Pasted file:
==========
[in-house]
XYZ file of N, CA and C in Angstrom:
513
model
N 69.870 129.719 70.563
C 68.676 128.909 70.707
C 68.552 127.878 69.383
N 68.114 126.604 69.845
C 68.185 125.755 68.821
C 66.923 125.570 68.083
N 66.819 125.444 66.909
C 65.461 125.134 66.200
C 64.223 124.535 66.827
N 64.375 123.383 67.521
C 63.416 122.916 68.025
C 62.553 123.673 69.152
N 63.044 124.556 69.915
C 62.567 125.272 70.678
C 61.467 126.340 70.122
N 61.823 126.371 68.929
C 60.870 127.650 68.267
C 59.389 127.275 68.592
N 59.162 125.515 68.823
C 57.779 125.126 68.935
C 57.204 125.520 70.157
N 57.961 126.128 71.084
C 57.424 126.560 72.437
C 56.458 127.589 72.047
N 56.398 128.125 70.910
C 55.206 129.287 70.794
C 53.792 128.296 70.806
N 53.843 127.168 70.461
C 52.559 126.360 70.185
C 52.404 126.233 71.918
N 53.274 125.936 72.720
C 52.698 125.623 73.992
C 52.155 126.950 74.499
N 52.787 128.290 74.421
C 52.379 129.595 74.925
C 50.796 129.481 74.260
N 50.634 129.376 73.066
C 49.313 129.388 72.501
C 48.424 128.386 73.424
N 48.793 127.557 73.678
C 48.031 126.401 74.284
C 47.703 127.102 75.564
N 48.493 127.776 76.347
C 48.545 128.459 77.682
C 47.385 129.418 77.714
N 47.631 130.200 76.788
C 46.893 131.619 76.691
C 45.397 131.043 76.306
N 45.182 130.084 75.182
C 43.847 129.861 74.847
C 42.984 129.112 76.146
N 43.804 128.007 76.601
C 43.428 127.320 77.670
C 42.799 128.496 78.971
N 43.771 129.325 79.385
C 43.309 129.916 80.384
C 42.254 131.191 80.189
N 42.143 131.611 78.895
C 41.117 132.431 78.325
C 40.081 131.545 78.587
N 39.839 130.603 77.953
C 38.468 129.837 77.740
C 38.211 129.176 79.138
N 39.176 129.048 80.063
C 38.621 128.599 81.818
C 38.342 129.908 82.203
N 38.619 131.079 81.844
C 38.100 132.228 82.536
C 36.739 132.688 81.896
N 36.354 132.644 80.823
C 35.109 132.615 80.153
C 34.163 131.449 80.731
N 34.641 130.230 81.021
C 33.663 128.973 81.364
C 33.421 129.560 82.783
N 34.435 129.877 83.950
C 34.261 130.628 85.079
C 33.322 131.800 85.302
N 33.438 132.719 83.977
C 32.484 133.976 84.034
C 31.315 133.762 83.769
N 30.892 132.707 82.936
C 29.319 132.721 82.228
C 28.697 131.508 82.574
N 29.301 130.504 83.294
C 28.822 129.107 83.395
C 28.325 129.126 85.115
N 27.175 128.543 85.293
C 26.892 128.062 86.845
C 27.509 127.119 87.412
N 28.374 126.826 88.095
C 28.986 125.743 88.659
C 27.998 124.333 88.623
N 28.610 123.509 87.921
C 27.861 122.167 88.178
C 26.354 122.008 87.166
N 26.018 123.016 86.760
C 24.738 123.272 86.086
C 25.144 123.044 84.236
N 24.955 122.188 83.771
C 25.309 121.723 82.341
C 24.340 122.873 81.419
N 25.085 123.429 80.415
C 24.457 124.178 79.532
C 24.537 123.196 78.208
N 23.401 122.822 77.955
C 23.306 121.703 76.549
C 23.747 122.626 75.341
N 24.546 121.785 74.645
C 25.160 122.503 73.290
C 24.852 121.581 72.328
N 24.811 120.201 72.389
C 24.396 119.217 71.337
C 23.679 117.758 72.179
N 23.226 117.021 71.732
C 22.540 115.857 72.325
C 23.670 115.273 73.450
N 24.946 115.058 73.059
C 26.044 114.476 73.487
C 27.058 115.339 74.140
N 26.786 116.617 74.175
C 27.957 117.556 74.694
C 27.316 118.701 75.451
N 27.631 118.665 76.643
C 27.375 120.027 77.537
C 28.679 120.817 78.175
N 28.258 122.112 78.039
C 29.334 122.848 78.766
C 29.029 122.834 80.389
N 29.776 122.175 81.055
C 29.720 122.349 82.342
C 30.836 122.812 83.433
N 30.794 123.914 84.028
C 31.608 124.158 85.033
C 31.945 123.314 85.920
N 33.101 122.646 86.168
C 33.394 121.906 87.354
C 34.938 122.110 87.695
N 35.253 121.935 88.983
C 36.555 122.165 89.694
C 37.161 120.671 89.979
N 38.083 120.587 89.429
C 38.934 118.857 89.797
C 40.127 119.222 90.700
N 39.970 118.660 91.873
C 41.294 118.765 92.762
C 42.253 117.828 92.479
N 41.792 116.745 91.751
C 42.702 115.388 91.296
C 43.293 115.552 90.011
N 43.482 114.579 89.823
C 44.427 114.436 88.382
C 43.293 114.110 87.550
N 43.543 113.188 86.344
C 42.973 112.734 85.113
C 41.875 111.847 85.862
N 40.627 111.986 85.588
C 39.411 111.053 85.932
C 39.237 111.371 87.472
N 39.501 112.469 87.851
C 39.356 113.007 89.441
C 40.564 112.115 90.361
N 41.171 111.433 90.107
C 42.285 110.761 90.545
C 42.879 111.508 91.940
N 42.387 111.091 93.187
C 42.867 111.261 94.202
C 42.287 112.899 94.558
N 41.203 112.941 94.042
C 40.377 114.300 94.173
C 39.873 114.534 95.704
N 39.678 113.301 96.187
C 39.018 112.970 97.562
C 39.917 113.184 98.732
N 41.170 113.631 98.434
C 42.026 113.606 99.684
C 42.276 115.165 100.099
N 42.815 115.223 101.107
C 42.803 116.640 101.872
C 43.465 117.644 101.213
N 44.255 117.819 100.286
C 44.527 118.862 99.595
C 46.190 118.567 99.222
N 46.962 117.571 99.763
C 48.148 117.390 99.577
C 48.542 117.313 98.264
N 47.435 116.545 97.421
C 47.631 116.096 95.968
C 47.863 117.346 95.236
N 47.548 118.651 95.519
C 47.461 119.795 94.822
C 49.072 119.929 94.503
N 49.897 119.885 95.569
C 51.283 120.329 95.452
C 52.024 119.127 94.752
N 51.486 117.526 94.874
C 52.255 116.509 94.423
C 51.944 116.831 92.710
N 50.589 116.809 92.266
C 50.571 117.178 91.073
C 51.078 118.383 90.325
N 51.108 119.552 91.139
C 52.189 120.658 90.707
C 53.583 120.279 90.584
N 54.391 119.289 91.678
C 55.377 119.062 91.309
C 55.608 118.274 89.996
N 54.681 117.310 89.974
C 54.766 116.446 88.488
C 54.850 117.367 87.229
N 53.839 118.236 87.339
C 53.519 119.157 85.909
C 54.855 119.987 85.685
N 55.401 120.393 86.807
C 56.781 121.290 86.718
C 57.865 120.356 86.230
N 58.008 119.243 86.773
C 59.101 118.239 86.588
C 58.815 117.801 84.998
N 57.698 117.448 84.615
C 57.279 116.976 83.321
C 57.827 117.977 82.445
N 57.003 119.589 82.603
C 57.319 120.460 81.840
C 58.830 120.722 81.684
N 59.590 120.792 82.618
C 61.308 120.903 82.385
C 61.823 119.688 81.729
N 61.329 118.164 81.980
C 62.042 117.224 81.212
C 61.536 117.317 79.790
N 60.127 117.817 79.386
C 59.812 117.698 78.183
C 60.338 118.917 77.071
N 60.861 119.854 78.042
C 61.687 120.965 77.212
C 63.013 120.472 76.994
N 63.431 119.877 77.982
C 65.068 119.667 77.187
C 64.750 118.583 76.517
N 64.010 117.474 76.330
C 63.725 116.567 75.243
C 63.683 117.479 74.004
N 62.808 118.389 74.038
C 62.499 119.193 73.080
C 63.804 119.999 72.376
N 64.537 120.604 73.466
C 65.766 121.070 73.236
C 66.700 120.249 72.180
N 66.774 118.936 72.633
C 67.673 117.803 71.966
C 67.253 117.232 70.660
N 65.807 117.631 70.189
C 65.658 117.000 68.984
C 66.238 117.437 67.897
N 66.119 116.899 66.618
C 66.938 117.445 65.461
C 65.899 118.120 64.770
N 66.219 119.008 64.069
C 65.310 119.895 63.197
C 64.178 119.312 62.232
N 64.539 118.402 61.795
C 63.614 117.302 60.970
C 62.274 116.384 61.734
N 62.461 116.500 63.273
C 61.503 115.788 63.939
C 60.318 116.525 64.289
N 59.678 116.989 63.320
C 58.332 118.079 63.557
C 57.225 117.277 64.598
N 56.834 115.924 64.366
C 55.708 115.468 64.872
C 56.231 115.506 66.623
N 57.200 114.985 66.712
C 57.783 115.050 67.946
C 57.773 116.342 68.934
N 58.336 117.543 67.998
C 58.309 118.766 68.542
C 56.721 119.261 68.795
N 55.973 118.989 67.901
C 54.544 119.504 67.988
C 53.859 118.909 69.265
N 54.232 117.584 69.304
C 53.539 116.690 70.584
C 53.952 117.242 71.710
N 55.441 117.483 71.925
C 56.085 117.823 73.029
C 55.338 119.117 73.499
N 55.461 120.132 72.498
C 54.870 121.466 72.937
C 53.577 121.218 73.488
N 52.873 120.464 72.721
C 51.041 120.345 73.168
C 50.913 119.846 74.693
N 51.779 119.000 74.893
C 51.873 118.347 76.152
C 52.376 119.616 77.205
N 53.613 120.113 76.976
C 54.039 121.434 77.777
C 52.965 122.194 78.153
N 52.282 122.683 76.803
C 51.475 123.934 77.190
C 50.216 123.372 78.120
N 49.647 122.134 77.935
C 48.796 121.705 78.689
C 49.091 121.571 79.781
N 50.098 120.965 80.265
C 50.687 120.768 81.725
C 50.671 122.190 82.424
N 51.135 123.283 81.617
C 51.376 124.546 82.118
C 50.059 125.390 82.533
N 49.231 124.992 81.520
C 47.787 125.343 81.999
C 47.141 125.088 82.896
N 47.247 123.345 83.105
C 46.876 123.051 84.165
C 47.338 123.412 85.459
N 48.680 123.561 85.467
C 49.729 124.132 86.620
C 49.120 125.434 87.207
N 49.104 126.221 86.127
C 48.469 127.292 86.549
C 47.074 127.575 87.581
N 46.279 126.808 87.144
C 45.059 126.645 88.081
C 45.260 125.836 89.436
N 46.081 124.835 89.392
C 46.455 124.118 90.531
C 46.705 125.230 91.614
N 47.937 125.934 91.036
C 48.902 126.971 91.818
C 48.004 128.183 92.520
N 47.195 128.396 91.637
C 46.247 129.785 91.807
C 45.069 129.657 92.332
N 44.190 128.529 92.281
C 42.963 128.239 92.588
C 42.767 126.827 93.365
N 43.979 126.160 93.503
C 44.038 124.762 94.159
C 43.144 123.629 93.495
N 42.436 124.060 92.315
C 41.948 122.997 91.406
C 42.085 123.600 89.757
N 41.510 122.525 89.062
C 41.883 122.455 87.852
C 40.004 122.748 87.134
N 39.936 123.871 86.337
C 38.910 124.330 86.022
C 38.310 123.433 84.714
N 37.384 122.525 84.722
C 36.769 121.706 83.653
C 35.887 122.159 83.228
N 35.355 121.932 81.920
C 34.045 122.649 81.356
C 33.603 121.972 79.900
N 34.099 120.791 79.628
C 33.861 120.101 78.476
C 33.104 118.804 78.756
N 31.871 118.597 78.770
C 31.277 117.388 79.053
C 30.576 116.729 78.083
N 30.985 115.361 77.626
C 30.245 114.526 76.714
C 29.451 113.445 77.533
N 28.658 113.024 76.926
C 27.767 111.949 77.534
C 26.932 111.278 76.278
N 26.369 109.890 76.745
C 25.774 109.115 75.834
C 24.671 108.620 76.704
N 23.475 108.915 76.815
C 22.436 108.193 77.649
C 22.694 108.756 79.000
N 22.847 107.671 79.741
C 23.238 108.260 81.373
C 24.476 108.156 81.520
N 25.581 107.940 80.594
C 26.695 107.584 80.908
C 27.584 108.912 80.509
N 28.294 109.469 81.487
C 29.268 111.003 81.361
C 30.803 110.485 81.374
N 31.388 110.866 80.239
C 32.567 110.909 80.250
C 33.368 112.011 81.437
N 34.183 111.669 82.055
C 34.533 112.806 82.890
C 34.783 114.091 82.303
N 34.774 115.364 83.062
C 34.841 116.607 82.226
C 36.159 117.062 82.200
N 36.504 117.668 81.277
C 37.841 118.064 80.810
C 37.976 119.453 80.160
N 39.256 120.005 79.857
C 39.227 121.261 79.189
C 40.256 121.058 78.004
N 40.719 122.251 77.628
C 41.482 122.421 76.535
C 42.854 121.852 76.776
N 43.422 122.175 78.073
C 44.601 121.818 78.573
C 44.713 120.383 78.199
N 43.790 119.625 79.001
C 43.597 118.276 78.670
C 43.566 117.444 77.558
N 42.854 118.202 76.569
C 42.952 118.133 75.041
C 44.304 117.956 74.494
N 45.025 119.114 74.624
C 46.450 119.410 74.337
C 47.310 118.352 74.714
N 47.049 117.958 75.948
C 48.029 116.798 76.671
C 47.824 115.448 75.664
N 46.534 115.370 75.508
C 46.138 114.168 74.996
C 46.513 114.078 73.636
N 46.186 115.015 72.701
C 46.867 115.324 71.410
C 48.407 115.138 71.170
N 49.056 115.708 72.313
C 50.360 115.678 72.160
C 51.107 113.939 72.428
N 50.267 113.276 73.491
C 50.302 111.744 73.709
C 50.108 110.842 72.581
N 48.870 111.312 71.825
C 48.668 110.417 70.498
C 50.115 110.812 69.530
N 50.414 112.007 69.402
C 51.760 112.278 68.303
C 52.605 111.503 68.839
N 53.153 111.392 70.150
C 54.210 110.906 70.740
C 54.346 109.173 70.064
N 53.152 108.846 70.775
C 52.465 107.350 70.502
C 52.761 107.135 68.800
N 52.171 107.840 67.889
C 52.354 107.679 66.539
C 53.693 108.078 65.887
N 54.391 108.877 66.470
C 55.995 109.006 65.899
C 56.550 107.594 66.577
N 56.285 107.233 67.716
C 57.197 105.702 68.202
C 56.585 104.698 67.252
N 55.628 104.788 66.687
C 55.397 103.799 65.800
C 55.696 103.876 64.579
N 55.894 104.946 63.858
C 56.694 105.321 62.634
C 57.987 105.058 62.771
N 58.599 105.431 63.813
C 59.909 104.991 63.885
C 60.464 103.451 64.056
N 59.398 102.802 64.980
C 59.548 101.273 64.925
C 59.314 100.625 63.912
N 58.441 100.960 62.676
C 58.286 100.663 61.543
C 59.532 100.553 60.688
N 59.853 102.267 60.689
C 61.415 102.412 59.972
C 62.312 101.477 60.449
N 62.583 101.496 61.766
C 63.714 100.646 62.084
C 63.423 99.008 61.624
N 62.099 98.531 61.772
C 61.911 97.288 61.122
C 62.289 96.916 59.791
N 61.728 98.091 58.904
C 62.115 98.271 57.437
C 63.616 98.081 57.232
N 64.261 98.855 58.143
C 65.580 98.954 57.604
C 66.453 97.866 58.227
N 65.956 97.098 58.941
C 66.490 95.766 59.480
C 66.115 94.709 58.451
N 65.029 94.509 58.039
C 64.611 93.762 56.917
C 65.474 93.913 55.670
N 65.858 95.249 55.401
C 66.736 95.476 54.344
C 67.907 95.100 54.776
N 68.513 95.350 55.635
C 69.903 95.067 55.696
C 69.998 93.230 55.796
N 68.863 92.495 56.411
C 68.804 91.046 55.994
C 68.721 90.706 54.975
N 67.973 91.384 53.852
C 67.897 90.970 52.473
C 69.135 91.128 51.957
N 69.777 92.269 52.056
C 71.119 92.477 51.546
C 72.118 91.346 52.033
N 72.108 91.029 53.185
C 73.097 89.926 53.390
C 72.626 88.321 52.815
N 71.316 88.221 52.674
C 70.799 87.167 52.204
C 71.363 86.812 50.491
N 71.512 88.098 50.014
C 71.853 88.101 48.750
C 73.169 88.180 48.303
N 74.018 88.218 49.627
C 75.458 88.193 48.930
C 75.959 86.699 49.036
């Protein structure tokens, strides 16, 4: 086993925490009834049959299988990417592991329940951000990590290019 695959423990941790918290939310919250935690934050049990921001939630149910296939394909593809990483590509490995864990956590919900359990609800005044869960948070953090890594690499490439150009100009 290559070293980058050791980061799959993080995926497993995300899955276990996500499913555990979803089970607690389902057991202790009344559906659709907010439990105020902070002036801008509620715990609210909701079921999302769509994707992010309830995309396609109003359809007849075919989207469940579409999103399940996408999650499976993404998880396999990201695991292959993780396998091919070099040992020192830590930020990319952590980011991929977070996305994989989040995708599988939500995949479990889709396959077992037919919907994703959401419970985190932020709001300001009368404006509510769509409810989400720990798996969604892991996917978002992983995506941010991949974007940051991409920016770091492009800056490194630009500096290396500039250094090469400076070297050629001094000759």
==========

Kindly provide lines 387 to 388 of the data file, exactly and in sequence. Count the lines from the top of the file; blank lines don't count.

C 29.268 111.003 81.361
C 30.803 110.485 81.374